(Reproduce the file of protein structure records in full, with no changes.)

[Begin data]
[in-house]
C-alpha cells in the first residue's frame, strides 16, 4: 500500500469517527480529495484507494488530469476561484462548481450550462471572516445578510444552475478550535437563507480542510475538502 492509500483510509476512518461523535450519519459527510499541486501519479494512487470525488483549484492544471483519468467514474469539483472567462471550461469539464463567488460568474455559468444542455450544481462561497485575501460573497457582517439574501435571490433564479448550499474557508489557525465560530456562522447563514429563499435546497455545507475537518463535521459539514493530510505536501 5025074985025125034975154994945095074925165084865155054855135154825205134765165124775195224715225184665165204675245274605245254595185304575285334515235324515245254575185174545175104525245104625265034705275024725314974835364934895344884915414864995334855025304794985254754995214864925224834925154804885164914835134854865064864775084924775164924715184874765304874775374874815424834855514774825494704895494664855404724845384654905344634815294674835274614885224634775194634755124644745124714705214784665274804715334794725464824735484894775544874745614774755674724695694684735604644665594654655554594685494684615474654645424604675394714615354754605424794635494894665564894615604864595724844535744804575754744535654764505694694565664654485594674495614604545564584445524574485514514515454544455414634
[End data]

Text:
[in-house]
C-alpha cells in the first residue's frame, strides 16, 4: 500500500469517527480529495484507494488530469476561484462548481450550462471572516445578510444552475478550535437563507480542510475538502 492509500483510509476512518461523535450519519459527510499541486501519479494512487470525488483549484492544471483519468467514474469539483472567462471550461469539464463567488460568474455559468444542455450544481462561497485575501460573497457582517439574501435571490433564479448550499474557508489557525465560530456562522447563514429563499435546497455545507475537518463535521459539514493530510505536501 5025074985025125034975154994945095074925165084865155054855135154825205134765165124775195224715225184665165204675245274605245254595185304575285334515235324515245254575185174545175104525245104625265034705275024725314974835364934895344884915414864995334855025304794985254754995214864925224834925154804885164914835134854865064864775084924775164924715184874765304874775374874815424834855514774825494704895494664855404724845384654905344634815294674835274614885224634775194634755124644745124714705214784665274804715334794725464824735484894775544874745614774755674724695694684735604644665594654655554594685494684615474654645424604675394714615354754605424794635494894665564894615604864595724844535744804575754744535654764505694694565664654485594674495614604545564584445524574485514514515454544455414634